planets to strings that could be plucked, sounding the
Greek and Medieval pentatonic scale (the black keys of the
The ratio of circumferences
of the planet’s orbits were
about right to give the
pentatonic scale. (Kepler had
to invent the math to allow
him to calculate the tones.)
Kepler also thought the ‘Five Perfect Solids’ of Pythagoras and Plato could be
the basis for the planetary orbits – He tried to inscribe and circumscribe the
spheres containing the orbits in nested Platonic solids. The size of the
spheres that allowed the nesting were about right for the known planets.
The perfect Platonic Solids
8 triangles
6 squares
4 triangles
12 pentagons
20 triangles
Calculating this model was a tour de
force in solid geometry!
Kepler’s model of the 5 perfect solids
Although the Harmony of the
Spheres, and the Perfect
Solids came close to
reproducing the orbits, Tycho’s
data was too good, and Kepler
was too honest, to ignore the
He then set out to find a more
complete and accurate
representation of the known
planet orbits using painstaking
calculations of the orbits found
by Tycho. After about 30
years, he wrote his conclusions
in the form of 3 Laws (buried in
a mass of mystic mumbo jumbo
… how did Newton find the
pearls of truth?)
Kepler’s Laws
1. The planets move in ellipses, with the Sun at
one focus.
2. The line from the Sun to the moving planet
sweeps out equal areas in equal times.
3. The square of the planet’s orbital period (P) is
proportional to the cube of the semi-major
axis of the ellipse.
The planets move in ellipses, with the Sun at one focus.
Major axis
Minor axis
Semimajor axis = a
Elliptical motion is a major departure from the
Ptolemic model based on circles!
Drawing an ellipse
Ellipse is the set of points for
which the sum of distances to 2
fixed points (the focii) is held
Eccentricity e is ratio of
distance between focii and
length of major axis. An
ellipse with e = 0 is a circle
(the two focii coincide).
 Draw your own ellipses, varying the separation
between focii from zero to ½ the major axis.
2. The line from the Sun to the moving planet sweeps out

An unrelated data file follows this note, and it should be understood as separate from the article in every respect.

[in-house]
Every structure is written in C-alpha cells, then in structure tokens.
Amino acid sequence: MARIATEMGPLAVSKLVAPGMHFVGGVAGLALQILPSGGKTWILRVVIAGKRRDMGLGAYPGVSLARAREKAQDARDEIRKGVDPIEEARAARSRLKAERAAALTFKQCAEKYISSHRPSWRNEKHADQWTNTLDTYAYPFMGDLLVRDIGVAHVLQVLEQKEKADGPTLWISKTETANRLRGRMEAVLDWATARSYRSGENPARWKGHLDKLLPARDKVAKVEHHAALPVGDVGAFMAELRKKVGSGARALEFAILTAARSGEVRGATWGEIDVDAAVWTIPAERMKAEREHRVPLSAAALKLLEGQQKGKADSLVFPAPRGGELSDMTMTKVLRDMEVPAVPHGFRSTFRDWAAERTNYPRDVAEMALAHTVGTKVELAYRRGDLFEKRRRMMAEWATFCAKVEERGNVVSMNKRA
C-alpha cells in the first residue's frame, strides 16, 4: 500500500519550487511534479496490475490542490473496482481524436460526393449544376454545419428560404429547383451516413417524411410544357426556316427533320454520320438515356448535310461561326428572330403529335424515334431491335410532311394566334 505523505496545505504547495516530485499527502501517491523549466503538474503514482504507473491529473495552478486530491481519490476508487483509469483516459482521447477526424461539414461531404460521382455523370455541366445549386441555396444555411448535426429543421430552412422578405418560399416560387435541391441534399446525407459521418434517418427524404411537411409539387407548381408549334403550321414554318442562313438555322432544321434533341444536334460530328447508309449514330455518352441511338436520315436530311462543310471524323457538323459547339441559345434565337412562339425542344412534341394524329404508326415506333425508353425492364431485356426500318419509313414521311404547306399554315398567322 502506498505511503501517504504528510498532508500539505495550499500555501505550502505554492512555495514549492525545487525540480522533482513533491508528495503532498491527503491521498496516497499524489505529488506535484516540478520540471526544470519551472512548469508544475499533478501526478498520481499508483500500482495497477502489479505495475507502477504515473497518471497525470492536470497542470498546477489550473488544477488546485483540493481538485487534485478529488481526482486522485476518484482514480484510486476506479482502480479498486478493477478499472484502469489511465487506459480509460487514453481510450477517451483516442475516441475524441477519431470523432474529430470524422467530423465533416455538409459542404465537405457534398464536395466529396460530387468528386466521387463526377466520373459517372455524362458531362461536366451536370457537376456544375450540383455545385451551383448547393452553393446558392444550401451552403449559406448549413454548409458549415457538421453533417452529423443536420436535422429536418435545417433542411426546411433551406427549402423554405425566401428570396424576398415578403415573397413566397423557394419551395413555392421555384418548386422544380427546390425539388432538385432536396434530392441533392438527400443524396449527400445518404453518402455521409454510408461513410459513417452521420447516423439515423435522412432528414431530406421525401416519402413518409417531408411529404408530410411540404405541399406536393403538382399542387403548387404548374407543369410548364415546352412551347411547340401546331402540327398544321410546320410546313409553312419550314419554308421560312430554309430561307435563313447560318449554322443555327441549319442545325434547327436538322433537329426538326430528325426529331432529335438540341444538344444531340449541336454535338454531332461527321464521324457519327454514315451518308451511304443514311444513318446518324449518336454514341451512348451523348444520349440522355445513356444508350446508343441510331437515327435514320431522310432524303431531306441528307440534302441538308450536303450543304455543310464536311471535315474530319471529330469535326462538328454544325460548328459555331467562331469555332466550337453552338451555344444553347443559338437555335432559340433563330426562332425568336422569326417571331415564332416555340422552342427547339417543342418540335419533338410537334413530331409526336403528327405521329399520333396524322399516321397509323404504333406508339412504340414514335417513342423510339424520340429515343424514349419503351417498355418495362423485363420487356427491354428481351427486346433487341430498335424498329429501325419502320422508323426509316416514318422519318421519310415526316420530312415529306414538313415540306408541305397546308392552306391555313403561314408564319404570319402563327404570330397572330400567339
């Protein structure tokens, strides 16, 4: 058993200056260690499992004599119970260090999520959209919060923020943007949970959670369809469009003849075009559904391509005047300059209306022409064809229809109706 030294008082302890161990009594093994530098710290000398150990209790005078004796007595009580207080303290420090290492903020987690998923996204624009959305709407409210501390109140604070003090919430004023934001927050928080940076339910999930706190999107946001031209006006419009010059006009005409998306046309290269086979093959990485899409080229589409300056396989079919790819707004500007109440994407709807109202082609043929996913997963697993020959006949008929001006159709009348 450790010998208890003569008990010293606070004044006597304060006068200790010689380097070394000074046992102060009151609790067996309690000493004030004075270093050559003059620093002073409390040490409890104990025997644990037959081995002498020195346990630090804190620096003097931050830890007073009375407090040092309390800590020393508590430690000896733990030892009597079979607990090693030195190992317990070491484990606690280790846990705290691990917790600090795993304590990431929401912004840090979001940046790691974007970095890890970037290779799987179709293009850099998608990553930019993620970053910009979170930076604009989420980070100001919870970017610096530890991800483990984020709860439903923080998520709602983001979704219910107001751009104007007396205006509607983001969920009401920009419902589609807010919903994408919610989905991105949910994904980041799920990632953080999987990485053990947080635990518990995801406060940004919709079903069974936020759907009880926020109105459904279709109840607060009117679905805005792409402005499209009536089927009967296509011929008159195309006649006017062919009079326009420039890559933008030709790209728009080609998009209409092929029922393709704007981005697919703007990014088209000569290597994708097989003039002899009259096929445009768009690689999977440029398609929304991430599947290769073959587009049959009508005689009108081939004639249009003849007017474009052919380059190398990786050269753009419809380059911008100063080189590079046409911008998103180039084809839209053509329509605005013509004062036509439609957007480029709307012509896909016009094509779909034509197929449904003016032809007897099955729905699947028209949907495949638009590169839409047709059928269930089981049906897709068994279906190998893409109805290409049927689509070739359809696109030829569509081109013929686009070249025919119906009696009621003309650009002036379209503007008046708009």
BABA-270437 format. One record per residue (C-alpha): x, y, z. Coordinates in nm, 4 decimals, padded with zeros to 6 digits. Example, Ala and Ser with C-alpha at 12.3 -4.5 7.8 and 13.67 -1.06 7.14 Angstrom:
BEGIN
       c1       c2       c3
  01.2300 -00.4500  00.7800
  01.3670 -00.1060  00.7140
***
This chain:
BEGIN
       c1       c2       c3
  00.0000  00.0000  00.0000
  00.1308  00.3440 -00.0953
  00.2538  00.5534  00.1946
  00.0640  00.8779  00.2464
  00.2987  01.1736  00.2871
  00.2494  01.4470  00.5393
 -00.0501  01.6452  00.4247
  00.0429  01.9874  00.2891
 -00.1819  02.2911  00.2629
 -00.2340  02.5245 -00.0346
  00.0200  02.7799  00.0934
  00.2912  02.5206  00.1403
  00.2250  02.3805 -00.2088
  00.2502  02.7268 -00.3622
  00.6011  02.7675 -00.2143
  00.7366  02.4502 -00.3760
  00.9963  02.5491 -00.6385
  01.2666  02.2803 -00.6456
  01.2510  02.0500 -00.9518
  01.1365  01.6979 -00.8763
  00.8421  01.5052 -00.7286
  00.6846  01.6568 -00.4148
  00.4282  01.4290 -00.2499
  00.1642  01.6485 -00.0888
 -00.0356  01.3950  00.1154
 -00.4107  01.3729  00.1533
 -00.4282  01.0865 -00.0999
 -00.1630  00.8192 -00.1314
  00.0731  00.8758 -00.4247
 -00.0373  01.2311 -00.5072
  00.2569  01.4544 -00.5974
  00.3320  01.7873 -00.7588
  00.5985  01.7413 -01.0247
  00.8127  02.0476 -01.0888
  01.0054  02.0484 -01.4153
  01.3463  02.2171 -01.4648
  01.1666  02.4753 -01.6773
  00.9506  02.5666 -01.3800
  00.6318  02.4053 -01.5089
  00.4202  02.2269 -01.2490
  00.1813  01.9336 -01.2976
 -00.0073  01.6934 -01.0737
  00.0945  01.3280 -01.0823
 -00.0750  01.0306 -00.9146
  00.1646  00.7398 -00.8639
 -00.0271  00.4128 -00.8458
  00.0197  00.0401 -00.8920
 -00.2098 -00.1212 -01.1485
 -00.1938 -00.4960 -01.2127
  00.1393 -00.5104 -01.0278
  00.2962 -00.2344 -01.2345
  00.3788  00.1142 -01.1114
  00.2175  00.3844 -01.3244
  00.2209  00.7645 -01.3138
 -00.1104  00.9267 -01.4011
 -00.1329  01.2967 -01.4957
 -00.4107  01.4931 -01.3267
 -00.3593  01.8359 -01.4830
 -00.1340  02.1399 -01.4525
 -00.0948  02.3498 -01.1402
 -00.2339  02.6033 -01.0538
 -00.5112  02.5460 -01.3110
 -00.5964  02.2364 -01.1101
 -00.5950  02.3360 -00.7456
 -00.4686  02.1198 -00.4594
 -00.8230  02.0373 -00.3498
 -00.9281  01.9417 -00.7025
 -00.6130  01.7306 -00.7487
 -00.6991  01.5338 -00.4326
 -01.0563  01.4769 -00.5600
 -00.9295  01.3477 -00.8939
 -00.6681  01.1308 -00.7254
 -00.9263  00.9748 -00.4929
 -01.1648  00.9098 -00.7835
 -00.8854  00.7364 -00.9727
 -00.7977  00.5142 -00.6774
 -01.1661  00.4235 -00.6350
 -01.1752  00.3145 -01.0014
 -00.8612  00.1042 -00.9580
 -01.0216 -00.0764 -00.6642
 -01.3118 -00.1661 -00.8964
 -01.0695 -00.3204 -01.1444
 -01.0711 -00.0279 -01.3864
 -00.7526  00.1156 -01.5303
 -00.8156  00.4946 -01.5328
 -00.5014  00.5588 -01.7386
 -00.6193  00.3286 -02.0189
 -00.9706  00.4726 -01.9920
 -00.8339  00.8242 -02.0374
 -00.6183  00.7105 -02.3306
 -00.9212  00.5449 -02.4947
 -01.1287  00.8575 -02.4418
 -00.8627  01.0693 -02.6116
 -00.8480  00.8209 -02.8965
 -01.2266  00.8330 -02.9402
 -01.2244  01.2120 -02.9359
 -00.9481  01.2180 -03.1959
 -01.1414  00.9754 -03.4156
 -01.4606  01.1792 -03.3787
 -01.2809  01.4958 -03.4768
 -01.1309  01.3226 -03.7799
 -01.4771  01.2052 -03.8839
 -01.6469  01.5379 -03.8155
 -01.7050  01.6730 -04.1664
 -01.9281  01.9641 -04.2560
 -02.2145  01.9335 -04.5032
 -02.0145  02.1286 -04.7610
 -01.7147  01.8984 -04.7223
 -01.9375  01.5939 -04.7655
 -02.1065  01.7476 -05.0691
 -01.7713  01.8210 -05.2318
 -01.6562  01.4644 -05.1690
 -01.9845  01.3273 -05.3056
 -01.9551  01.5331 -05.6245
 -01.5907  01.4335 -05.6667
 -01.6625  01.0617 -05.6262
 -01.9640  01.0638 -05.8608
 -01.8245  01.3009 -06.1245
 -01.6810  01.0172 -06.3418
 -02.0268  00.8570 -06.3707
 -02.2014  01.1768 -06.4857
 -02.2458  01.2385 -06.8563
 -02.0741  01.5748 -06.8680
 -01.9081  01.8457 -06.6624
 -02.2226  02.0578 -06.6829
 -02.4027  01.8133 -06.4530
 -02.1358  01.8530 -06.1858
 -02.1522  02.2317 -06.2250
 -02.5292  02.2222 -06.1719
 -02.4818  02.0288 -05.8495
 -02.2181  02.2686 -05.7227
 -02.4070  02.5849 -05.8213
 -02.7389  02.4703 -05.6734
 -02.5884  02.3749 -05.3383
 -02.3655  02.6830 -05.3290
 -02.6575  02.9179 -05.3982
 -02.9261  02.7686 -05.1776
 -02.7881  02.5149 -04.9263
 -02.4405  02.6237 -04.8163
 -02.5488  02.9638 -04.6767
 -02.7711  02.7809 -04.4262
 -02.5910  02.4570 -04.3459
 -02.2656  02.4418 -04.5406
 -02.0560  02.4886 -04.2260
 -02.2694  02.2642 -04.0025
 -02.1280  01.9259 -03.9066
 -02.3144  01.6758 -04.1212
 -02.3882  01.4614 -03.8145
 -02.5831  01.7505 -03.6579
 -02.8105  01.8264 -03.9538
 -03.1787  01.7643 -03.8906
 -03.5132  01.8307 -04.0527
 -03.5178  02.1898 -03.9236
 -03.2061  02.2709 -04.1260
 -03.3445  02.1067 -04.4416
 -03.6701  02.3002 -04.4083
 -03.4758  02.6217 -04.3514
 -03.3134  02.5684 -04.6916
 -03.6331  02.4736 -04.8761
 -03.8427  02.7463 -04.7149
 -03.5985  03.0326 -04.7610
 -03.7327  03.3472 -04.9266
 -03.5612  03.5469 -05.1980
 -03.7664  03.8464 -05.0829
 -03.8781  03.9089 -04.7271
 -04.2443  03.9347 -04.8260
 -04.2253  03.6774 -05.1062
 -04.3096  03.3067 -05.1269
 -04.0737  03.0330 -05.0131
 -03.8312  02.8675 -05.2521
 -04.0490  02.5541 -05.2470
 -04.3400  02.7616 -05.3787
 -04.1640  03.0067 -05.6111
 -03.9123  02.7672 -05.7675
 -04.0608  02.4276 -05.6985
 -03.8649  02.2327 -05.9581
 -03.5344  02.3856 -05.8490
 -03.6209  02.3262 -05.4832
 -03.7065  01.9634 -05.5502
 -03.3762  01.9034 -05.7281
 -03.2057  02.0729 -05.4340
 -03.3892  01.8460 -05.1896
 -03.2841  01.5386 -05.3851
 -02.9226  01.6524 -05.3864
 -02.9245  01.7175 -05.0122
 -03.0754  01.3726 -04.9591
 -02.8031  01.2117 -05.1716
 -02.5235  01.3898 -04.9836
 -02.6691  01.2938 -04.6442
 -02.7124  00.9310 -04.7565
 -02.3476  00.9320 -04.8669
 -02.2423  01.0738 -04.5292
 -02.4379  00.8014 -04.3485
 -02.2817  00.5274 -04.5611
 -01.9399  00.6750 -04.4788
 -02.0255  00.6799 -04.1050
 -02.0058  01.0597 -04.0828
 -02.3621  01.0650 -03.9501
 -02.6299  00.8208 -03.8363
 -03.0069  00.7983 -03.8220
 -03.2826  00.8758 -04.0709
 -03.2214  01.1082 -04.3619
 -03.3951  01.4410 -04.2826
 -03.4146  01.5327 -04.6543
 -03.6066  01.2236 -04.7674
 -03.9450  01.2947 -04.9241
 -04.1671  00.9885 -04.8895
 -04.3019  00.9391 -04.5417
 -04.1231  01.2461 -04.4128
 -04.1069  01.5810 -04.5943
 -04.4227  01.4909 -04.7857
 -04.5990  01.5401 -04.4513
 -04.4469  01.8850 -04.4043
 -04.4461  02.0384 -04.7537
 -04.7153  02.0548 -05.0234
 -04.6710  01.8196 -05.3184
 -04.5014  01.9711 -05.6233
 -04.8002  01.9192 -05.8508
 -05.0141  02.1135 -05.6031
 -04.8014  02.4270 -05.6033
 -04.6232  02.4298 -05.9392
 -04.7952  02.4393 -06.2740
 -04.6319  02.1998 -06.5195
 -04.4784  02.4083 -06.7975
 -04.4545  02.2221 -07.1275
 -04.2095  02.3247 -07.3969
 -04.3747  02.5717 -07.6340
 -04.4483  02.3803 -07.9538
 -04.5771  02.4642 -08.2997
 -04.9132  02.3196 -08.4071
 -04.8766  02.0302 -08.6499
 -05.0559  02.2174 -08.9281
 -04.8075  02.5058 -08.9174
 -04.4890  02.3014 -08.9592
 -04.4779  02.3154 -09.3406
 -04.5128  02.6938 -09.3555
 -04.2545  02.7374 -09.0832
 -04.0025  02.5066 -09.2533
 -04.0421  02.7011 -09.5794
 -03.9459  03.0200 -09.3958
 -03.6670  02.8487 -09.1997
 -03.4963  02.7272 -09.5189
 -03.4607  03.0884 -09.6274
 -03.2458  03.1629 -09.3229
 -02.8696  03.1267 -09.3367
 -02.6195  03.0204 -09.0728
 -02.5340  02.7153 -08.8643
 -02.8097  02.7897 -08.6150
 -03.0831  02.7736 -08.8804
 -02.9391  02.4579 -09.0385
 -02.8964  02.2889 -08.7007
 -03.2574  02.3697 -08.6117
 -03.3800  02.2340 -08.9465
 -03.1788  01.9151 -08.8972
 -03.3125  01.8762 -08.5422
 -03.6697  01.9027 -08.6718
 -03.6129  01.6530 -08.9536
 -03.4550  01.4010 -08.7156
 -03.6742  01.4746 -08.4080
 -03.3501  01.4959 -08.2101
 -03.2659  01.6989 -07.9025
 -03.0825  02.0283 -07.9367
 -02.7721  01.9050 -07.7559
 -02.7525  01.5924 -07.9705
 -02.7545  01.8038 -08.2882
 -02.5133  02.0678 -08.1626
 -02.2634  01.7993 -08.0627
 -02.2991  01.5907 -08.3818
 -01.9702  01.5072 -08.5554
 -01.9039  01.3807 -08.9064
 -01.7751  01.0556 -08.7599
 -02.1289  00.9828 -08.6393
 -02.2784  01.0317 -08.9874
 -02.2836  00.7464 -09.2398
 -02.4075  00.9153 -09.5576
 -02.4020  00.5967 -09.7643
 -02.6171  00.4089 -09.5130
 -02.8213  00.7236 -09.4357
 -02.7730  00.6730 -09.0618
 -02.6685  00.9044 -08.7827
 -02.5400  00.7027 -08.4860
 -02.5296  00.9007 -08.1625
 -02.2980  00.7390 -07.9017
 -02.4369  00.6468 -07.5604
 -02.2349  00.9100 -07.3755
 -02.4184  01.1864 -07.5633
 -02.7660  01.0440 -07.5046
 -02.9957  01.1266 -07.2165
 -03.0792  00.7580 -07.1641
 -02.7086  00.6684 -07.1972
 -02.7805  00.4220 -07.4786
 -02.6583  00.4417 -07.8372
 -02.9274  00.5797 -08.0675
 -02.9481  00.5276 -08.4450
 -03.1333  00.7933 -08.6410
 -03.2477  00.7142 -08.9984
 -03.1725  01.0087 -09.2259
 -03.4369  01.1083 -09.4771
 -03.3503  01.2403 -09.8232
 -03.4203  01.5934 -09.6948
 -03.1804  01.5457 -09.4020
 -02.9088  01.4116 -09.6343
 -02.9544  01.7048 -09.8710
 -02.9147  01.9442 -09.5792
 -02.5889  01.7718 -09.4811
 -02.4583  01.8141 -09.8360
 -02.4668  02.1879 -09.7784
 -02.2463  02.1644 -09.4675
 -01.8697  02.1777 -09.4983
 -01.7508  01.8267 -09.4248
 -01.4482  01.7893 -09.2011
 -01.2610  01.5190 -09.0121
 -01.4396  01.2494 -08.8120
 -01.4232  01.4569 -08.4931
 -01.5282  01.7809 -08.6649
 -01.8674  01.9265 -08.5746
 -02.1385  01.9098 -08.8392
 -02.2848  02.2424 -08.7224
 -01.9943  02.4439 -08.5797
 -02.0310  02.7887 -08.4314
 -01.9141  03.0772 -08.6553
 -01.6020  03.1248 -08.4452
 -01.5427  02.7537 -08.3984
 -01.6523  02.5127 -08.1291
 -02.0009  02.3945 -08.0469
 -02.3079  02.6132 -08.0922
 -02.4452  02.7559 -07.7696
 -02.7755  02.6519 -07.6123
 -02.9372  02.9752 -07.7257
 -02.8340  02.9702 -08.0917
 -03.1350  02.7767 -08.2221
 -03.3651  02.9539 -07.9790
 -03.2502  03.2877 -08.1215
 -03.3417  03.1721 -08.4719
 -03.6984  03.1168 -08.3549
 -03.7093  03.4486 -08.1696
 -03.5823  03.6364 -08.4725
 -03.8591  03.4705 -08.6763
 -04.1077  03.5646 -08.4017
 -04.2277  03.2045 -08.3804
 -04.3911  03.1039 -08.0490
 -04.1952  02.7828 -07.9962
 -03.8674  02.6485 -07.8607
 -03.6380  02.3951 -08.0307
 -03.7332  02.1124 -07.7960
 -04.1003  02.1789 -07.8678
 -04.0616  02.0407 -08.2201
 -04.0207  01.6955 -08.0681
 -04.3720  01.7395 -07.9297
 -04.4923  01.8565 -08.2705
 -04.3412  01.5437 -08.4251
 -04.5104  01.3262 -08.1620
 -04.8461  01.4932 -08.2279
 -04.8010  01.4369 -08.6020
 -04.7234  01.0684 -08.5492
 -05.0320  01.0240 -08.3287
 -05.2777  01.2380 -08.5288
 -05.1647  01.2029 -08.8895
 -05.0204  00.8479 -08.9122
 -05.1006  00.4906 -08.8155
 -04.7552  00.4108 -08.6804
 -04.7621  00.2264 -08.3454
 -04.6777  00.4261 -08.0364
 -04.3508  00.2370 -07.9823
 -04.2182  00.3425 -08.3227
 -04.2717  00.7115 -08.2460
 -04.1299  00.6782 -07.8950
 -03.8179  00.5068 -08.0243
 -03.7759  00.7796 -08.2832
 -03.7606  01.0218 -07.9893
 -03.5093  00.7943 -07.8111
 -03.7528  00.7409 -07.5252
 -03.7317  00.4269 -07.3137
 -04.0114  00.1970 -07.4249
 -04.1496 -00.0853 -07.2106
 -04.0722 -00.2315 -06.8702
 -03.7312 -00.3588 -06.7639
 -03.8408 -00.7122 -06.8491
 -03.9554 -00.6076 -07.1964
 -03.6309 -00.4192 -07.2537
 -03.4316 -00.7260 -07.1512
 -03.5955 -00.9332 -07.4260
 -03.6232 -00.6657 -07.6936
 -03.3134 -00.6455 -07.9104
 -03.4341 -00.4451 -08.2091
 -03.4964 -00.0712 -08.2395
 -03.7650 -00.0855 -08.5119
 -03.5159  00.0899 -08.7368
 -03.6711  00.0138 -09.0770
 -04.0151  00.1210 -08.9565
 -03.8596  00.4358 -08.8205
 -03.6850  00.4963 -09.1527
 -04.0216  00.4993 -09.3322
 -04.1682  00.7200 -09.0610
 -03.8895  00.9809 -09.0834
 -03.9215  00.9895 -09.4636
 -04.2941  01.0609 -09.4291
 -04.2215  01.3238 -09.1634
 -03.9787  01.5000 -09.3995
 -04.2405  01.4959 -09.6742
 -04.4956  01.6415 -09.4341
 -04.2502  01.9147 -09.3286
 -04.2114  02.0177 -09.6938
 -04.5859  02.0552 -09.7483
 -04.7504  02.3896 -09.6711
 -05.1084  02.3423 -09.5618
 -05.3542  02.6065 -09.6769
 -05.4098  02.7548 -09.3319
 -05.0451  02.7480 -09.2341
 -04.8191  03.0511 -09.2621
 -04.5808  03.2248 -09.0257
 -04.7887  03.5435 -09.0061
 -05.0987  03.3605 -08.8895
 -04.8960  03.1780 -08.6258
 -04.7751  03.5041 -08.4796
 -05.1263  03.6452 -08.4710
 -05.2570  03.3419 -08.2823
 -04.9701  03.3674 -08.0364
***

equal areas in equal times.
The light blue shaded areas
represent the motion of
planet in the same fixed time
interval. The areas of all the
light shaded sectors are the
Definition: The point on the
orbit at nearest approach to
the Sun is perihelion. The
point furthest from the Sun
is aphelion.
Kepler’s 2nd law tells us that the planet does not move with uniform speed –
another major departure from the Ptolemaic model.
 Does planet move faster at perihelion or aphelion?
The square of the planet’s orbital period (P) is proportional to
the cube of the semi-major axis of the ellipse.
In symbols: If P = period (time to revolve one full turn) and
a = semi-major axis:
P2 ~ a3
“~“ means “proportional to” )
P2 =k a3
The constant of proportionality k depends (mainly) on the
mass of the sun, so the relation holds for all planets in a given
solar system.
Same relation for another solar system, but with a different
value for k
(see update by Newton on what the constant k means)
The value of the constant of proportionality for our solar system
can be fixed using the Earths orbit:
Earth’s period is 1 year (the definition of year)
and semi-major axis is 1 AU (the definition of AU).
Thus for our solar system: P2 =kSS a3
P2 = 1 (yr2)
P2 = a3
; a3 = 1 (AU)3
so kss = 1 in these units
(if P is in years and a is in AU)
for our solar system
Ratio relation: For any two planets in the same system, with
periods P1 and P2 and semi-major axes a1 and a2 :
P12 = k a13
P22 = k a23
Divide (b) by (a):
The k’s cancel and we get:
(P2/P1)2 = (a2/a1)3
 Example:
Mars orbits the Sun every 1.881 years. Predict the size of its orbit
(that is, find the semi-major axis of Mars orbit).
P2(Mars) = 1.8812 = 3.538 yr2
= 3.528,
a =  3.538 = 1.524 AU
(Doing the cube root requires a good calculator! You can try it in
reverse to show that 1.5243 = 3.538 )
Direct observation of Mars orbit gives a = 1.524 AU, so prediction
and observation agree.
 Check this calculation for another planet using the data in
Table 2.1 of the text
 Example:
In some other other planetary system, we see two planets. The first
planet revolves around its star every 2 years and has a semi-major axis of
3 AU. The second revolves around the star every 16 years. What is the
size of the orbit of the second planet?
Let P1 = period of planet 1 = 2 yr
P2 = period of planet 2 = 16 yr
a1 = semi-major axis for planet 1 = 3 AU
a2 = semi-major axis for planet 2 (unknown)
Since this is a different planetary system, the constant of
proportionality is different from our solar system. However, we can
still use:
(P2/P1)2 = (a2/a1)3
Thus (P2/P1)2 = (16/2)2 = 82 = 64 = (a2/a1)3 .
Then 64 = 4 = (a2/a1),
giving a2 = 4 a1 = 4x3 = 12 AU